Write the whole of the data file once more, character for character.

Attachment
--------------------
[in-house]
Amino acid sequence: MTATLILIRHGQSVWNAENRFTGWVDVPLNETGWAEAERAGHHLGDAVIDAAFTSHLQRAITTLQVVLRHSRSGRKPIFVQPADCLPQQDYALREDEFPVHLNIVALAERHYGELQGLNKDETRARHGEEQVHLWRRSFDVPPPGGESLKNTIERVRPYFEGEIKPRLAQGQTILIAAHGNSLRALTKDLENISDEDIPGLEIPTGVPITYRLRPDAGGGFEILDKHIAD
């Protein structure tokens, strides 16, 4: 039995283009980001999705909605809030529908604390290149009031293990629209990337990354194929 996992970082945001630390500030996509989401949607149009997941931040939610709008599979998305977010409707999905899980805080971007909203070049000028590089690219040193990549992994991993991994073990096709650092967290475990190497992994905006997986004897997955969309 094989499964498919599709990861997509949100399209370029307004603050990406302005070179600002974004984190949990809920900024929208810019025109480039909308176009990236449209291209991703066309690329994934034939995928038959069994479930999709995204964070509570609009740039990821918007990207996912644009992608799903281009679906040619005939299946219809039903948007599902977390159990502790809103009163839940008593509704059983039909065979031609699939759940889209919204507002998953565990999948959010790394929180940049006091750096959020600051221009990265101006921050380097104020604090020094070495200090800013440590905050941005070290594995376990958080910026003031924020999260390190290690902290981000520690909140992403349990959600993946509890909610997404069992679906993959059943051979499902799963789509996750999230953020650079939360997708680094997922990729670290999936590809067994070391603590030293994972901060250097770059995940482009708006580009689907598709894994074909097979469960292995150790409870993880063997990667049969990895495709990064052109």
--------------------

[in-house]
Amino acid sequence: MTATLILIRHGQSVWNAENRFTGWVDVPLNETGWAEAERAGHHLGDAVIDAAFTSHLQRAITTLQVVLRHSRSGRKPIFVQPADCLPQQDYALREDEFPVHLNIVALAERHYGELQGLNKDETRARHGEEQVHLWRRSFDVPPPGGESLKNTIERVRPYFEGEIKPRLAQGQTILIAAHGNSLRALTKDLENISDEDIPGLEIPTGVPITYRLRPDAGGGFEILDKHIAD
């Protein structure tokens, strides 16, 4: 039995283009980001999705909605809030529908604390290149009031293990629209990337990354194929 996992970082945001630390500030996509989401949607149009997941931040939610709008599979998305977010409707999905899980805080971007909203070049000028590089690219040193990549992994991993991994073990096709650092967290475990190497992994905006997986004897997955969309 094989499964498919599709990861997509949100399209370029307004603050990406302005070179600002974004984190949990809920900024929208810019025109480039909308176009990236449209291209991703066309690329994934034939995928038959069994479930999709995204964070509570609009740039990821918007990207996912644009992608799903281009679906040619005939299946219809039903948007599902977390159990502790809103009163839940008593509704059983039909065979031609699939759940889209919204507002998953565990999948959010790394929180940049006091750096959020600051221009990265101006921050380097104020604090020094070495200090800013440590905050941005070290594995376990958080910026003031924020999260390190290690902290981000520690909140992403349990959600993946509890909610997404069992679906993959059943051979499902799963789509996750999230953020650079939360997708680094997922990729670290999936590809067994070391603590030293994972901060250097770059995940482009708006580009689907598709894994074909097979469960292995150790409870993880063997990667049969990895495709990064052109």